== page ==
linearTrendTestPower {EnvStats}  R Documentation 
Power of a tTest for Linear Trend
Description
Compute the power of a parametric test for linear trend, given the sample size or predictor variable values, scaled slope, and significance level.
Usage
linearTrendTestPower(n, x = lapply(n, seq), slope.over.sigma = 0, alpha = 0.05,
alternative = "two.sided", approx = FALSE)
Arguments
n 
numeric vector of sample sizes. All values of 
x 
numeric vector of predictor variable values, or a list in which each component is
a numeric vector of predictor variable values. Usually, the predictor variable is
time (e.g., days, months, quarters, etc.). The default value is

slope.over.sigma 
numeric vector specifying the ratio of the true slope to the standard deviation of
the error terms ( 
alpha 
numeric vector of numbers between 0 and 1 indicating the Type I error level
associated with the hypothesis test. The default value is 
alternative 
character string indicating the kind of alternative hypothesis. The possible values
are 
approx 
logical scalar indicating whether to compute the power based on an approximation to
the noncentral tdistribution. The default value is 
Details
If the argument x
is a vector, it is converted into a list with one
component. If the arguments n
, x
, slope.over.sigma
, and
alpha
are not all the same length, they are replicated to be the same
length as the length of the longest argument.
Basic Model
Consider the simple linear regression model
Y = \beta_0 + \beta_1 X + \epsilon \;\;\;\;\;\; (1)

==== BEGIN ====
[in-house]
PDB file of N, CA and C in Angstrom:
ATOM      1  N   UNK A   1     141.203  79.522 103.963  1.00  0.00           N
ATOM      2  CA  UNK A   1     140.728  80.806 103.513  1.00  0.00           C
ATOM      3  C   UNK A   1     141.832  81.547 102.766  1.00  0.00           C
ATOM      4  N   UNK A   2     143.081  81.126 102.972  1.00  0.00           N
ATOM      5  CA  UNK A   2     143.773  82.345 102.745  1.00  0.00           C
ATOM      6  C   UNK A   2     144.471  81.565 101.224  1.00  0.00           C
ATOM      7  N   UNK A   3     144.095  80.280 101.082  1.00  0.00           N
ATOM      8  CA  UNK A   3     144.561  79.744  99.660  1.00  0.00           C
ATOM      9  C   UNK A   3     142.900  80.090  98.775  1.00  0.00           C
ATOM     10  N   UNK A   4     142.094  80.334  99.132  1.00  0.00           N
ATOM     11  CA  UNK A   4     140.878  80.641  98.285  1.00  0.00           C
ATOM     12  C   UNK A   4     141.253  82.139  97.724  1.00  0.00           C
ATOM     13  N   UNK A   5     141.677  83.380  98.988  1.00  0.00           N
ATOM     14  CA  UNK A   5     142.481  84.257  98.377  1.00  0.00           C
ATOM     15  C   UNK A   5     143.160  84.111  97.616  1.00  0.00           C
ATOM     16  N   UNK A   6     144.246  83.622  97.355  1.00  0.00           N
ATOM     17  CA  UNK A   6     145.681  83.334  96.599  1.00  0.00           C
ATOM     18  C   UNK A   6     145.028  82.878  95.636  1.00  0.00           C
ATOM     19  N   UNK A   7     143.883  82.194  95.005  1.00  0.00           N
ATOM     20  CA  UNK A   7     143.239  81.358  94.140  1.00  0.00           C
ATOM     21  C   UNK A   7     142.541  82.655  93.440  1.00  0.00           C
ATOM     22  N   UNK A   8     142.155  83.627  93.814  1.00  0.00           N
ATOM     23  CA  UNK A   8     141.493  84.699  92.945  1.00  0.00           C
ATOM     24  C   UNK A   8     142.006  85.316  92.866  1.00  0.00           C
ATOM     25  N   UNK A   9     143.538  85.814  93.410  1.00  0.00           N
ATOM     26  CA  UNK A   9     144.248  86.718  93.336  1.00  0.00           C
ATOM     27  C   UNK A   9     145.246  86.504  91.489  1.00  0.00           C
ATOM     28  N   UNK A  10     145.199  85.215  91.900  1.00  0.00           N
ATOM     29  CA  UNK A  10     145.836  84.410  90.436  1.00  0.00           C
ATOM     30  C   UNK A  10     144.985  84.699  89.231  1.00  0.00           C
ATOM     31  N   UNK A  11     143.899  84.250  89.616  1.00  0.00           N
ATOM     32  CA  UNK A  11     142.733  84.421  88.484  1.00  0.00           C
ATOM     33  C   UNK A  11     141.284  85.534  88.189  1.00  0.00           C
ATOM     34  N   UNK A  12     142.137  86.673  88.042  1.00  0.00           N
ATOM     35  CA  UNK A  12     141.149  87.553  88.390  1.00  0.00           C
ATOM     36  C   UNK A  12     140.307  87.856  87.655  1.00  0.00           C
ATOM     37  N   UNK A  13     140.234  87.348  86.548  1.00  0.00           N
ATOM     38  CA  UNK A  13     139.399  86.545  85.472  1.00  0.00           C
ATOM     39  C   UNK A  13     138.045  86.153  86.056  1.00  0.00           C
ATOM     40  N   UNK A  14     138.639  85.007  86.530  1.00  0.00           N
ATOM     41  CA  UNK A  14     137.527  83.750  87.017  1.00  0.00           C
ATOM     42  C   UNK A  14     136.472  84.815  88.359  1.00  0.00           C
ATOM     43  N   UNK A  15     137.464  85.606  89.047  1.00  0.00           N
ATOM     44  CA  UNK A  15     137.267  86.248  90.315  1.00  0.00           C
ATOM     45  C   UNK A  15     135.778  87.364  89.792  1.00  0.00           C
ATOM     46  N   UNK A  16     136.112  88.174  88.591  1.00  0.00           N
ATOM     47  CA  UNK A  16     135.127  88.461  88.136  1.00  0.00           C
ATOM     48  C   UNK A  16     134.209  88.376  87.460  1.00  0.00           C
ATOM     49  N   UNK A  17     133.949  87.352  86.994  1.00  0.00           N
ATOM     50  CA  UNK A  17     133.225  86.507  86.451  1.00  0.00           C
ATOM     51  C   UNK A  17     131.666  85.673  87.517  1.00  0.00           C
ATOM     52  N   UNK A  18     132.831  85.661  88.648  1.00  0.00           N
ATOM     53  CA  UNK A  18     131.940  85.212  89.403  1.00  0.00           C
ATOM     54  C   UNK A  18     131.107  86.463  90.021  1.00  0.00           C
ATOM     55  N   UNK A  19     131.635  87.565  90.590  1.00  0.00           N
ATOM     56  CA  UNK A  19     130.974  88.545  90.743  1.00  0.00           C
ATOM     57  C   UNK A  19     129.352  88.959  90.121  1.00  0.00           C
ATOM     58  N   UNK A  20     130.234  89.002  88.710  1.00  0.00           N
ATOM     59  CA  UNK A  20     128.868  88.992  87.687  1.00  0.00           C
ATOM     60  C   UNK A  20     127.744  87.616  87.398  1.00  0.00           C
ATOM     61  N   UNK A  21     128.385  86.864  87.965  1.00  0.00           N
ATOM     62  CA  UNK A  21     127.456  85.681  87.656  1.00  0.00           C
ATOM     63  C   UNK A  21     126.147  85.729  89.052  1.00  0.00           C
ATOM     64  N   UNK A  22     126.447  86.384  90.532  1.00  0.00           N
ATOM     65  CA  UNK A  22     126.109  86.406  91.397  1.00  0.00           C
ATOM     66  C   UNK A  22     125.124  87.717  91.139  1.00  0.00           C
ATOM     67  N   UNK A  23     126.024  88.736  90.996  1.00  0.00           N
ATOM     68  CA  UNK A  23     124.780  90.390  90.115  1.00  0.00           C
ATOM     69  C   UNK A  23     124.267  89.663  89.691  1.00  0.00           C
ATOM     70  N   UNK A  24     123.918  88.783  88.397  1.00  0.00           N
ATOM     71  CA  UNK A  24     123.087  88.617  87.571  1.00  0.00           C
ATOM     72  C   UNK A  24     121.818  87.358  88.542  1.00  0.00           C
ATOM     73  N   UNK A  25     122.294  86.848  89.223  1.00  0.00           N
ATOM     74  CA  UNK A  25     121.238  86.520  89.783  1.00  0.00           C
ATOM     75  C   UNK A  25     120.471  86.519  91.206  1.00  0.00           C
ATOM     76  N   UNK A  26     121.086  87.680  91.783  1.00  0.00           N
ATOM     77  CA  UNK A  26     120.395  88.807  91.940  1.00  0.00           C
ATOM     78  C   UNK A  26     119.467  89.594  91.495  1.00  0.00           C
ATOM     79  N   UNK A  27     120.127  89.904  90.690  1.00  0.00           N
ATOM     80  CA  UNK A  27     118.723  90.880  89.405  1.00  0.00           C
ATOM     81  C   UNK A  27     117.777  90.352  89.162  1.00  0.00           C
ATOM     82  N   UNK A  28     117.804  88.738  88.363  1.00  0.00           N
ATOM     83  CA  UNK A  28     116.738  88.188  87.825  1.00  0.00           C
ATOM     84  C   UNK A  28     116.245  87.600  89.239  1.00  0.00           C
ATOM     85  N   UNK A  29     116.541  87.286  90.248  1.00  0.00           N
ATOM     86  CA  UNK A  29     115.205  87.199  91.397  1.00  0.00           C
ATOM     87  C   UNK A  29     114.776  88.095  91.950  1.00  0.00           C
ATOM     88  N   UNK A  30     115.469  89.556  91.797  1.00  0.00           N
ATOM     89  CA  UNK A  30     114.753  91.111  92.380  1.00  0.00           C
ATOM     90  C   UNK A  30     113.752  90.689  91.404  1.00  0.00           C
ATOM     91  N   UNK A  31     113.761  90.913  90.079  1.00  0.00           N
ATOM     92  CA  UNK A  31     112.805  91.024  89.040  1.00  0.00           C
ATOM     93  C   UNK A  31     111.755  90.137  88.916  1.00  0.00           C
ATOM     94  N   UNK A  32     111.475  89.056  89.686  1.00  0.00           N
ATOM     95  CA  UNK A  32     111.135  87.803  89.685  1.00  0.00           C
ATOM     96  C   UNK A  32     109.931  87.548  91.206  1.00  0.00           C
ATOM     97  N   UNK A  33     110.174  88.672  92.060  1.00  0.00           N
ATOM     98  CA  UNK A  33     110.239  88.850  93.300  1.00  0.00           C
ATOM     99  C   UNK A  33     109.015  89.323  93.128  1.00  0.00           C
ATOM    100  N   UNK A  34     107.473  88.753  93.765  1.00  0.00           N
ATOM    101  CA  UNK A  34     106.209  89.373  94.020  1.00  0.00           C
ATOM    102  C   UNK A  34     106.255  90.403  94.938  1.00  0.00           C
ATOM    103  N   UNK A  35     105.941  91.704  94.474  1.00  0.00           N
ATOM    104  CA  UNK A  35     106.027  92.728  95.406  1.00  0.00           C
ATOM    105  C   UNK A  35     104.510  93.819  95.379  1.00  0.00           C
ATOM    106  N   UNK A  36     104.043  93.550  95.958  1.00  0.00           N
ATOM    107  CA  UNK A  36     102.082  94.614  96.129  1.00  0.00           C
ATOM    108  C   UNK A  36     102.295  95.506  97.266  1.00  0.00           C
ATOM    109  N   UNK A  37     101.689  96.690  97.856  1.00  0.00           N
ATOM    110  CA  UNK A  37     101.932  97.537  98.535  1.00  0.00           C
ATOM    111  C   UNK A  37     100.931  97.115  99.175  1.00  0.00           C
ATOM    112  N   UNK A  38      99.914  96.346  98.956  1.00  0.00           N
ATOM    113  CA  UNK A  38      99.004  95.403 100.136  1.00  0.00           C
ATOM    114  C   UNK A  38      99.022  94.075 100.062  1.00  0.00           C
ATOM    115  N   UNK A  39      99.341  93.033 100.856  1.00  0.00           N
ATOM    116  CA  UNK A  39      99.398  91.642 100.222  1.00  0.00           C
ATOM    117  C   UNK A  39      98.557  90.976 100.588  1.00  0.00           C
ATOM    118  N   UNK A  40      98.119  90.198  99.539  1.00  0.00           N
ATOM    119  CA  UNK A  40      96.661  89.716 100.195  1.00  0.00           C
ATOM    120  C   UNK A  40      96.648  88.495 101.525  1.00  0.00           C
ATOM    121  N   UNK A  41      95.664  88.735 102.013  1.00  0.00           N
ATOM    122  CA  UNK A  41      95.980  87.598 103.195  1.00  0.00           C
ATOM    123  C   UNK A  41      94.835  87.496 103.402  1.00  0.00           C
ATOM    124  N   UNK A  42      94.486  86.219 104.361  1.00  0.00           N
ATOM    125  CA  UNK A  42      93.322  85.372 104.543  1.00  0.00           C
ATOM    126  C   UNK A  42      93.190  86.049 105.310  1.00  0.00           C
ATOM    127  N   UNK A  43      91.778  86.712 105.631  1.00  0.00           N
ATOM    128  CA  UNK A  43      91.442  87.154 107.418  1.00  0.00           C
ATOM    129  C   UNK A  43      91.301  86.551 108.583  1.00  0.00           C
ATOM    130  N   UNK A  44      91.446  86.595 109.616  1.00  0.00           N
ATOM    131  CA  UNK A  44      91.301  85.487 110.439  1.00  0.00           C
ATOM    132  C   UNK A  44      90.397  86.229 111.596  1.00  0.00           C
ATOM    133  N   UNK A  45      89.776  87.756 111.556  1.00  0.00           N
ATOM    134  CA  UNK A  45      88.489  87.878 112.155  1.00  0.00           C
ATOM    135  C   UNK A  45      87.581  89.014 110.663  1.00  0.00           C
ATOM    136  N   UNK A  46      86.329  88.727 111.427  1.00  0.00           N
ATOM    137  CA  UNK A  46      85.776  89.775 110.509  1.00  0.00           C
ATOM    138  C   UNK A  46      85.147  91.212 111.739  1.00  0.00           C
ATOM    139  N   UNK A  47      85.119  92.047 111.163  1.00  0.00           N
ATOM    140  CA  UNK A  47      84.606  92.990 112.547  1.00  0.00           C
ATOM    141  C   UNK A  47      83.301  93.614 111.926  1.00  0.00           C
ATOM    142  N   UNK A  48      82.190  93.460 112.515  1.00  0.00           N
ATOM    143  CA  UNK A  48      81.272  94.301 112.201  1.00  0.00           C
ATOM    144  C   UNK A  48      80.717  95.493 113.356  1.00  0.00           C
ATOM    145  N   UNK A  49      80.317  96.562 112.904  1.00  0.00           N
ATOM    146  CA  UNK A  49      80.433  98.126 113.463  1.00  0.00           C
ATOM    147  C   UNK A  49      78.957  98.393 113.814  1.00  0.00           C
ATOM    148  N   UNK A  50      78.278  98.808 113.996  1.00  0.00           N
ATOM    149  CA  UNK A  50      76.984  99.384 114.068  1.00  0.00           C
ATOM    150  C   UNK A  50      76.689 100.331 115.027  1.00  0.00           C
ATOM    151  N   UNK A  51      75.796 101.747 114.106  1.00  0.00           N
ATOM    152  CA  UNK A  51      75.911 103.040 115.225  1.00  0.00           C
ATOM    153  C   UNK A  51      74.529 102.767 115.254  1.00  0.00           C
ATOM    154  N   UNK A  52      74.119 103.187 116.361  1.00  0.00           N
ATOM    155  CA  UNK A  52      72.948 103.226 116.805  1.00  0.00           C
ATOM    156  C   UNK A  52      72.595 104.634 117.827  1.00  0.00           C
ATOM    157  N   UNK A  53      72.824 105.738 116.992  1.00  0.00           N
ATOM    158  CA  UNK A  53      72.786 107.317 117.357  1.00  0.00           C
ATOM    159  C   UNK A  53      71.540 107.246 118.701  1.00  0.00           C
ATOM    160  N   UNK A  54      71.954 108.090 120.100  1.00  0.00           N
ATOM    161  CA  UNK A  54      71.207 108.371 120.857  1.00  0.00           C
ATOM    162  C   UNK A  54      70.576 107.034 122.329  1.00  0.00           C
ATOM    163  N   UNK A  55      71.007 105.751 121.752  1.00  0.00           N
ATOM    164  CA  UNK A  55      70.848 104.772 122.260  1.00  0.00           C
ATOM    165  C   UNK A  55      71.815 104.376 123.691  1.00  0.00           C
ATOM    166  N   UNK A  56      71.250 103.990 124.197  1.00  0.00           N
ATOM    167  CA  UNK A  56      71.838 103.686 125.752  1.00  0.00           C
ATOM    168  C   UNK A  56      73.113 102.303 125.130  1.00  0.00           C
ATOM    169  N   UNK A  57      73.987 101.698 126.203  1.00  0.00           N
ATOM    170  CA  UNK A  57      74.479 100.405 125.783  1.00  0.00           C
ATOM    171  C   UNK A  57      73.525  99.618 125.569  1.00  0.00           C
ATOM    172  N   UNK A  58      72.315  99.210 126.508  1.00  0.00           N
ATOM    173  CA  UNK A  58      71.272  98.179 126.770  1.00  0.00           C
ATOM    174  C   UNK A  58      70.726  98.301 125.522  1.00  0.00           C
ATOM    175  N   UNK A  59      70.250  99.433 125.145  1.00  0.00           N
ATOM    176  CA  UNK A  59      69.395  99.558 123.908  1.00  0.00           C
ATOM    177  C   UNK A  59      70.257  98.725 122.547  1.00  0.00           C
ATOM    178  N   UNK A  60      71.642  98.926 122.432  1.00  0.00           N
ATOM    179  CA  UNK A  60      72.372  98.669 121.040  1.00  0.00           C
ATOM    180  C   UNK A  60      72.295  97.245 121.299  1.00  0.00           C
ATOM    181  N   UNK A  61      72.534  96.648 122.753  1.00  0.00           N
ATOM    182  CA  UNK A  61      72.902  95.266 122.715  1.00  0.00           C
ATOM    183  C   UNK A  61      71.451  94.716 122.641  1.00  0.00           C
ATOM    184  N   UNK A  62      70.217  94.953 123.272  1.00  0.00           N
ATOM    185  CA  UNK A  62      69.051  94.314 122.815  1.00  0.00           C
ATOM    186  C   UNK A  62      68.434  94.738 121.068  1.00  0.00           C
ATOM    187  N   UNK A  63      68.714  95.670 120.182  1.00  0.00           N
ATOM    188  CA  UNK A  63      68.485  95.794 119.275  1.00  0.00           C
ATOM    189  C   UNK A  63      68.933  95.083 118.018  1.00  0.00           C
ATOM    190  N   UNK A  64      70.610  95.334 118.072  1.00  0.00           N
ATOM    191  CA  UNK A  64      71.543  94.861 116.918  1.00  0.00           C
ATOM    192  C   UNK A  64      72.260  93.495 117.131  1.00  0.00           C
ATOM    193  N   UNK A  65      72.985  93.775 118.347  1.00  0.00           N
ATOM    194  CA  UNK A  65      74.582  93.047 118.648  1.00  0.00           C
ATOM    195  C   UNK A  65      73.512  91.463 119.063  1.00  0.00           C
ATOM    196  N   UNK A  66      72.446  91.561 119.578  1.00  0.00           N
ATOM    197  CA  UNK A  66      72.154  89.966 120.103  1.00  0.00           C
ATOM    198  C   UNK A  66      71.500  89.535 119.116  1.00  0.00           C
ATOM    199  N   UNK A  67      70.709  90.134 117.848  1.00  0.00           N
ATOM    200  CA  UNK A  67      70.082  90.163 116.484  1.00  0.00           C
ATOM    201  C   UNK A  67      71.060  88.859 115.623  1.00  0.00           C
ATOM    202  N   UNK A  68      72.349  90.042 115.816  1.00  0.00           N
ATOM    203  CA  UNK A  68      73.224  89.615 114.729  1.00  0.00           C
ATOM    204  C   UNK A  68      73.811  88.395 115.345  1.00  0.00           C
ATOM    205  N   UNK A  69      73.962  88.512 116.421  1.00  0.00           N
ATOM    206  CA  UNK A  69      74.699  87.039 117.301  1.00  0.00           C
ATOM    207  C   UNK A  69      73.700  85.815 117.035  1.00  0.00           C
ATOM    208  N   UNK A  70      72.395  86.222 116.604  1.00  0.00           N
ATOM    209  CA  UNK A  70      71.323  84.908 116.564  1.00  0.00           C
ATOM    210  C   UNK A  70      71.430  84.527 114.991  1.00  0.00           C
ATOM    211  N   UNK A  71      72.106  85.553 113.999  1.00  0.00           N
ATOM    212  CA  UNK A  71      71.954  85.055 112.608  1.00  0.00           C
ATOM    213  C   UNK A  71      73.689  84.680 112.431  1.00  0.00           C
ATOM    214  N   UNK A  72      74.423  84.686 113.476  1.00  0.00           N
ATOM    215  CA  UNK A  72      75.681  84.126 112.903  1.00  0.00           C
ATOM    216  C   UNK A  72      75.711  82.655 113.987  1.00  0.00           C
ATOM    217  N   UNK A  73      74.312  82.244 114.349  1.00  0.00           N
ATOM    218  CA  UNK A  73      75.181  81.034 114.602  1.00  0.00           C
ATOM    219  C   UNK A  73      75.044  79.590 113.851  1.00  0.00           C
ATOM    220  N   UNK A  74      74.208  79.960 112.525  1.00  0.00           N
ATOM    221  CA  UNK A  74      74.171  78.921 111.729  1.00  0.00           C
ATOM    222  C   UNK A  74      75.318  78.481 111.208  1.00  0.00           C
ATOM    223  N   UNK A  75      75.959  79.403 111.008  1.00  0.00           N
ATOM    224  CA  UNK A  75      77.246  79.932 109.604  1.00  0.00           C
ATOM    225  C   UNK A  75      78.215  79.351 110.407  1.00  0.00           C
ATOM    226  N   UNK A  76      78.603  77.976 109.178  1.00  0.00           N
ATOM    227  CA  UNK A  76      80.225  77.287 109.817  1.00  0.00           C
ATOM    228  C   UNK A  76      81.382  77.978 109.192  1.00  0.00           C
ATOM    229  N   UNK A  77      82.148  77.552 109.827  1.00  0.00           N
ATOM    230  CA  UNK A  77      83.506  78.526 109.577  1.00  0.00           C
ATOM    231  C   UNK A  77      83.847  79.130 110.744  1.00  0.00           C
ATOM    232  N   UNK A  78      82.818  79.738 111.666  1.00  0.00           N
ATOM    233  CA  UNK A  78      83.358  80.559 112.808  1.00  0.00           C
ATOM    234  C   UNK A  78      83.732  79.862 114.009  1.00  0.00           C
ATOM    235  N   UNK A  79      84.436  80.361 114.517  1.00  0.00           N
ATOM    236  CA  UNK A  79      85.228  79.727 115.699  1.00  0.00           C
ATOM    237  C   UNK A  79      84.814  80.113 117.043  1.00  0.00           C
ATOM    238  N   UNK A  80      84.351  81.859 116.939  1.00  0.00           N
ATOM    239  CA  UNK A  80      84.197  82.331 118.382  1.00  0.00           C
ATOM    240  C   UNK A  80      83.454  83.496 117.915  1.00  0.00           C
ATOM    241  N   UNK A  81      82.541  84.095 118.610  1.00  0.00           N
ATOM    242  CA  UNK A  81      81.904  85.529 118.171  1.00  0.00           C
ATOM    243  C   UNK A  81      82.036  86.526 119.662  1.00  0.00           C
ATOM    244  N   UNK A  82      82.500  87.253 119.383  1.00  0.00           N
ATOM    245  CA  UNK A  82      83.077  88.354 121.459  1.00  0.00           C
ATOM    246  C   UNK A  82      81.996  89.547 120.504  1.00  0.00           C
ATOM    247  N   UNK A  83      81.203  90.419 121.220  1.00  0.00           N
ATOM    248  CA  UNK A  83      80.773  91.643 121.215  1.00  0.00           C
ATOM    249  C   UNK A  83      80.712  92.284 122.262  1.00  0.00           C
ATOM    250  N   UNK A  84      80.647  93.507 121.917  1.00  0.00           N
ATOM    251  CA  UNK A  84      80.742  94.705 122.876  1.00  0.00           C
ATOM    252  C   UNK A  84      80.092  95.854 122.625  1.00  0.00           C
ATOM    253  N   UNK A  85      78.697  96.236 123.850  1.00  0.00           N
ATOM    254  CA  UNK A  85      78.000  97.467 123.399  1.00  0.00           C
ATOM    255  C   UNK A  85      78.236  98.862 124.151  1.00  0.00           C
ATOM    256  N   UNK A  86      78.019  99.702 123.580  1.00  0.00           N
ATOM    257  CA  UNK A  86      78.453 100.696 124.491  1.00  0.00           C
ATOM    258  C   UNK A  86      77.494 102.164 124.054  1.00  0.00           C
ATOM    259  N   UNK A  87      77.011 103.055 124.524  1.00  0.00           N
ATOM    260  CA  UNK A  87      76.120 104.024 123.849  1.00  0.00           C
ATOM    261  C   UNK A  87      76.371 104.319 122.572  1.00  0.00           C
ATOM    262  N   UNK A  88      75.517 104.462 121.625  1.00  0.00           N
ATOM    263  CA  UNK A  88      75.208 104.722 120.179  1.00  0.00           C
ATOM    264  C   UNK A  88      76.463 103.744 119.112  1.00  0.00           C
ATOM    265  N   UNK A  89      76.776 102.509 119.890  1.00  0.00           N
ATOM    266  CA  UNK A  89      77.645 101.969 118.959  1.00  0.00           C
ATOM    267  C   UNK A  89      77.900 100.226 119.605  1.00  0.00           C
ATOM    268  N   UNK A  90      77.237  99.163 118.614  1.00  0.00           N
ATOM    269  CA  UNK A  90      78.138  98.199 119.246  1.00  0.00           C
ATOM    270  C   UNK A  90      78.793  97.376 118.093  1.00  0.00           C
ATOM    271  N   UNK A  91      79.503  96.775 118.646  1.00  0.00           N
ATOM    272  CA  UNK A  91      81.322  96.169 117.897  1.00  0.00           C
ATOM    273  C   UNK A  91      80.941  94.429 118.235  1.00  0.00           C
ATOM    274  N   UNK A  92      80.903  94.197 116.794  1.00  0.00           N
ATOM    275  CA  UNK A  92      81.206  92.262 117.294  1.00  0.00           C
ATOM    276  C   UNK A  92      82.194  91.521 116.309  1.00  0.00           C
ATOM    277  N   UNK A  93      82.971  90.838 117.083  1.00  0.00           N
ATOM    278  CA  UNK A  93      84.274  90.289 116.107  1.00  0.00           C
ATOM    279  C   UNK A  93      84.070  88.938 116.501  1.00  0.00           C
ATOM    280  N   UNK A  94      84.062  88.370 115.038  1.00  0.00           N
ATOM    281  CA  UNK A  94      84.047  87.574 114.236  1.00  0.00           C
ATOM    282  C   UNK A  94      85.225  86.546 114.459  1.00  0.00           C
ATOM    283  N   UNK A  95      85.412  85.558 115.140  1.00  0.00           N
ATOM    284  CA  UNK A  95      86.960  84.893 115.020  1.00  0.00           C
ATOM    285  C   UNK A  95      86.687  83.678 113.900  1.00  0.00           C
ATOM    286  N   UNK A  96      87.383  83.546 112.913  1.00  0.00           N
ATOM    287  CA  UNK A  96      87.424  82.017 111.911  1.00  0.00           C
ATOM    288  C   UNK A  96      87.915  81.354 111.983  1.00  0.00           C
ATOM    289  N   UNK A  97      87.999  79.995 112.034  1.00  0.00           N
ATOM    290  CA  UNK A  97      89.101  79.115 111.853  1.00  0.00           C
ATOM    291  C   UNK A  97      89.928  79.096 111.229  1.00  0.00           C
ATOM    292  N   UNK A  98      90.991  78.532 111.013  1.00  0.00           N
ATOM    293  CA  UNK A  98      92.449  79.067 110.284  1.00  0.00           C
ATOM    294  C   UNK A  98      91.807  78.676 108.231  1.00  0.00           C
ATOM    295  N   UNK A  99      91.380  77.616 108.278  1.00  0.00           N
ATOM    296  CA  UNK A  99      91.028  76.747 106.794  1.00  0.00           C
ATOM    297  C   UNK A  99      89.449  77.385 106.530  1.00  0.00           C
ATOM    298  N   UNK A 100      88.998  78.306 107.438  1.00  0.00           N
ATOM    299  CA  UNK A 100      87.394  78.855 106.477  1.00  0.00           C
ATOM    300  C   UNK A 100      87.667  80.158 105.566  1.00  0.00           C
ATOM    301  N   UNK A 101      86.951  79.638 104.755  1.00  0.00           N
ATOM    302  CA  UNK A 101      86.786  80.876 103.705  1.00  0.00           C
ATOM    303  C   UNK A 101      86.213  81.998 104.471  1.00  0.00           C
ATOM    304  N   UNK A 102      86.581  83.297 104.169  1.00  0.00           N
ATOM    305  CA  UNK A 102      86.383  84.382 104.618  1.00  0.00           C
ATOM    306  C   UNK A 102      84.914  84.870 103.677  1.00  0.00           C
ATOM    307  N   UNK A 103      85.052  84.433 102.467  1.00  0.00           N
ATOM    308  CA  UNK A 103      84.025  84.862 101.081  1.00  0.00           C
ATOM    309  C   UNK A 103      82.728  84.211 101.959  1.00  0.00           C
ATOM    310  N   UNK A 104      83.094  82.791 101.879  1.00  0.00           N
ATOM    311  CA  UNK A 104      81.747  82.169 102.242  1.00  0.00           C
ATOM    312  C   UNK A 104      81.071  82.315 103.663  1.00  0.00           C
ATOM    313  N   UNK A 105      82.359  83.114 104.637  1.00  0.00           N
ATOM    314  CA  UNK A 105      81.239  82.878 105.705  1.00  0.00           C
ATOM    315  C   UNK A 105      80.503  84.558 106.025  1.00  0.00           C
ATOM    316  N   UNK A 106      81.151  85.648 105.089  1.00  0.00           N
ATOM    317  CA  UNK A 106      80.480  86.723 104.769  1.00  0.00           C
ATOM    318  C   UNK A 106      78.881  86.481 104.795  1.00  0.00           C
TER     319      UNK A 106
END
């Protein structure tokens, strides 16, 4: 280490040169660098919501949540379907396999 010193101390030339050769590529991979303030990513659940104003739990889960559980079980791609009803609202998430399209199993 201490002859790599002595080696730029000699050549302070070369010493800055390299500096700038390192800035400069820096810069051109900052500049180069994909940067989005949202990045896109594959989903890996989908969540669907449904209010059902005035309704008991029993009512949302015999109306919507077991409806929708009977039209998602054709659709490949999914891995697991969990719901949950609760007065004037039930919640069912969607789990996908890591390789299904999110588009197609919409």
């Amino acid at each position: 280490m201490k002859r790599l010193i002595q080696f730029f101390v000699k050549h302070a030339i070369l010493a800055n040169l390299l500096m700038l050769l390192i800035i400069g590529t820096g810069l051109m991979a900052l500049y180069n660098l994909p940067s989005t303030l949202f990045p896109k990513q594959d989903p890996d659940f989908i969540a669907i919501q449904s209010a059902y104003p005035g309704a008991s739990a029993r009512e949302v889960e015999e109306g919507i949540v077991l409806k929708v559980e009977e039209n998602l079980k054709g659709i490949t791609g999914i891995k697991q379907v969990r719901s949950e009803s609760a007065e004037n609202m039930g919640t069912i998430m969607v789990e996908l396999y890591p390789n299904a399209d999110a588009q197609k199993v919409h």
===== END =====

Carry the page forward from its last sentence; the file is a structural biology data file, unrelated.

where X
denotes the predictor variable (observed without error),
\beta_0
denotes the intercept, \beta_1
denotes the slope, and the
error term \epsilon
is assumed to be a random variable from a normal
distribution with mean 0 and standard deviation \sigma
. Let
(\underline{x}, \underline{y}) = (x_1, y_1), (x_2, y_2), \ldots, (x_n, y_n) \;\;\;\;\;\; (2)
denote n
independent observed (X,Y)
pairs from the model (1).
Often in environmental data analysis, we are interested in determining whether there
is a trend in some indicator variable over time. In this case, the predictor
variable X
is time (e.g., day, month, quarter, year, etc.), and the n
values of the response variable Y
represent measurements taken over time.
The slope then represents the change in the average of the response variable per
one unit of time.
When the argument x
is a numeric vector, it represents the
n
values of the predictor variable. When the argument x
is a
list, each component of x
is a numeric vector that represents a set values
of the predictor variable (and the number of elements may vary by component).
By default, the argument x
is a list for which the i'th component is simply
the integers from 1 to the value of the i'th element of the argument n
,
representing, for example, Day 1, Day2, ..., Day n[i]
.
In the discussion that follows, be sure not to confuse the intercept and slope
coefficients \beta_0
and \beta_1
with the Type II error of the
hypothesis test, which is denoted by \beta
.
Estimation of Coefficients and Confidence Interval for Slope
The standard leastsquares estimators of the slope and intercept are given by:
\hat{\beta}_1 = \frac{S_{xy}}{S_{xx}} \;\;\;\;\;\; (3)
\hat{\beta}_0 = \bar{y}  \hat{\beta}_1 \bar{x} \;\;\;\;\;\; (4)
where
S_{xy} = \sum_{i=1}^n (x_i  \bar{x})(y_i  \bar{y}) \;\;\;\;\;\; (5)
S_{xx} = \sum_{i=1}^n (x_i  \bar{x})^2 \;\;\;\;\;\; (6)
\bar{x} = \frac{1}{n} \sum_{i=1}^n x_i \;\;\;\;\;\; (7)
\bar{y} = \frac{1}{n} \sum_{i=1}^n y_i \;\;\;\;\;\; (8)
(Draper and Smith, 1998, p.25; Zar, 2010, p.332334; Berthoux and Brown, 2002, p.297; Helsel and Hirsch, p.226). The estimator of slope in Equation (3) has a normal distribution with mean equal to the true slope, and variance given by:
Var(\hat{\beta}_1) = \sigma_{\hat{\beta}_1}^2 = \frac{\sigma^2}{S_{xx}} \;\;\;\;\;\; (9)
(Draper and Smith, 1998, p.35; Zar, 2010, p.341; Berthoux and Brown, 2002, p.299;
Helsel and Hirsch, 1992, p.227). Thus, a (1\alpha)100\%
twosided confidence